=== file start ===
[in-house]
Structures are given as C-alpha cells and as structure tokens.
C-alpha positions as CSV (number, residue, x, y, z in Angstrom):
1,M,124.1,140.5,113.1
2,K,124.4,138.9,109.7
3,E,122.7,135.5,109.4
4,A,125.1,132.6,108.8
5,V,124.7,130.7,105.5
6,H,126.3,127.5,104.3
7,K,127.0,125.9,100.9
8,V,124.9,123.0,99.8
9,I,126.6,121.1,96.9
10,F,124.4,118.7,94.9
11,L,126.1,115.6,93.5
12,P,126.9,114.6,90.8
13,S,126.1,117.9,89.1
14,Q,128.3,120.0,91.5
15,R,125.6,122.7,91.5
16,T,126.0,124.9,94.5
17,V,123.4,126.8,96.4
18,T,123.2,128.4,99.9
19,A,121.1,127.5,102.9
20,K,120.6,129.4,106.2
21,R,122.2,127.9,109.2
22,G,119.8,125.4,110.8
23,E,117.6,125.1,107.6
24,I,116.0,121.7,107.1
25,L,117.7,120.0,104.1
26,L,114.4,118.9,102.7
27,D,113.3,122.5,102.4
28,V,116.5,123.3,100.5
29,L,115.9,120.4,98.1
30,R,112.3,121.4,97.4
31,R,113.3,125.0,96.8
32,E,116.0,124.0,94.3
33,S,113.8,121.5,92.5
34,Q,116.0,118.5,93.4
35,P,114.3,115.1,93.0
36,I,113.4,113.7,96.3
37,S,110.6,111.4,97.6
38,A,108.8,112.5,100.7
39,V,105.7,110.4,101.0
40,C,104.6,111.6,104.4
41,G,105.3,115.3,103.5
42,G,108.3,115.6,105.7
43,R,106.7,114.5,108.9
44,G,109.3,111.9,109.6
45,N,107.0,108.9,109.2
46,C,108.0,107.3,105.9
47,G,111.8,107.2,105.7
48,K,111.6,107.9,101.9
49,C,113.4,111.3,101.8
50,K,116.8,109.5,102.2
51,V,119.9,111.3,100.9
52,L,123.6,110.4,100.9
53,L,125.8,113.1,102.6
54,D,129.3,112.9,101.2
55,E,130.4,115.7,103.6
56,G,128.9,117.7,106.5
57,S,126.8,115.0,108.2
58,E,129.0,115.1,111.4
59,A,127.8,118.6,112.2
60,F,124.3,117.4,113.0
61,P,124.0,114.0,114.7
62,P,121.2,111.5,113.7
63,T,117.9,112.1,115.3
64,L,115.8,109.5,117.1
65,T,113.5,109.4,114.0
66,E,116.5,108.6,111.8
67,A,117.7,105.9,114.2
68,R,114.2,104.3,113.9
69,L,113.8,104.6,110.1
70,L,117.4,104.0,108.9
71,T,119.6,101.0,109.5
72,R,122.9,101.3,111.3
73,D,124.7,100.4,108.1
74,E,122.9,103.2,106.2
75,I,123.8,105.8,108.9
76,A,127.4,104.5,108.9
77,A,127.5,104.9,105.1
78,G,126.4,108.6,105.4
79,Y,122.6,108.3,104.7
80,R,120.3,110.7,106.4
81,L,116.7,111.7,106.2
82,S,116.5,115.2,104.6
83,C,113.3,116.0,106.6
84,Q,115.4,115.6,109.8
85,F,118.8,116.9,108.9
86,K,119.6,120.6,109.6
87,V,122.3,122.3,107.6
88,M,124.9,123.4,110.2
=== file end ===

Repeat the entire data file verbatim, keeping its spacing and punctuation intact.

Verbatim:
[in-house]
Structures are given as C-alpha cells and as structure tokens.
C-alpha positions as CSV (number, residue, x, y, z in Angstrom):
1,M,124.1,140.5,113.1
2,K,124.4,138.9,109.7
3,E,122.7,135.5,109.4
4,A,125.1,132.6,108.8
5,V,124.7,130.7,105.5
6,H,126.3,127.5,104.3
7,K,127.0,125.9,100.9
8,V,124.9,123.0,99.8
9,I,126.6,121.1,96.9
10,F,124.4,118.7,94.9
11,L,126.1,115.6,93.5
12,P,126.9,114.6,90.8
13,S,126.1,117.9,89.1
14,Q,128.3,120.0,91.5
15,R,125.6,122.7,91.5
16,T,126.0,124.9,94.5
17,V,123.4,126.8,96.4
18,T,123.2,128.4,99.9
19,A,121.1,127.5,102.9
20,K,120.6,129.4,106.2
21,R,122.2,127.9,109.2
22,G,119.8,125.4,110.8
23,E,117.6,125.1,107.6
24,I,116.0,121.7,107.1
25,L,117.7,120.0,104.1
26,L,114.4,118.9,102.7
27,D,113.3,122.5,102.4
28,V,116.5,123.3,100.5
29,L,115.9,120.4,98.1
30,R,112.3,121.4,97.4
31,R,113.3,125.0,96.8
32,E,116.0,124.0,94.3
33,S,113.8,121.5,92.5
34,Q,116.0,118.5,93.4
35,P,114.3,115.1,93.0
36,I,113.4,113.7,96.3
37,S,110.6,111.4,97.6
38,A,108.8,112.5,100.7
39,V,105.7,110.4,101.0
40,C,104.6,111.6,104.4
41,G,105.3,115.3,103.5
42,G,108.3,115.6,105.7
43,R,106.7,114.5,108.9
44,G,109.3,111.9,109.6
45,N,107.0,108.9,109.2
46,C,108.0,107.3,105.9
47,G,111.8,107.2,105.7
48,K,111.6,107.9,101.9
49,C,113.4,111.3,101.8
50,K,116.8,109.5,102.2
51,V,119.9,111.3,100.9
52,L,123.6,110.4,100.9
53,L,125.8,113.1,102.6
54,D,129.3,112.9,101.2
55,E,130.4,115.7,103.6
56,G,128.9,117.7,106.5
57,S,126.8,115.0,108.2
58,E,129.0,115.1,111.4
59,A,127.8,118.6,112.2
60,F,124.3,117.4,113.0
61,P,124.0,114.0,114.7
62,P,121.2,111.5,113.7
63,T,117.9,112.1,115.3
64,L,115.8,109.5,117.1
65,T,113.5,109.4,114.0
66,E,116.5,108.6,111.8
67,A,117.7,105.9,114.2
68,R,114.2,104.3,113.9
69,L,113.8,104.6,110.1
70,L,117.4,104.0,108.9
71,T,119.6,101.0,109.5
72,R,122.9,101.3,111.3
73,D,124.7,100.4,108.1
74,E,122.9,103.2,106.2
75,I,123.8,105.8,108.9
76,A,127.4,104.5,108.9
77,A,127.5,104.9,105.1
78,G,126.4,108.6,105.4
79,Y,122.6,108.3,104.7
80,R,120.3,110.7,106.4
81,L,116.7,111.7,106.2
82,S,116.5,115.2,104.6
83,C,113.3,116.0,106.6
84,Q,115.4,115.6,109.8
85,F,118.8,116.9,108.9
86,K,119.6,120.6,109.6
87,V,122.3,122.3,107.6
88,M,124.9,123.4,110.2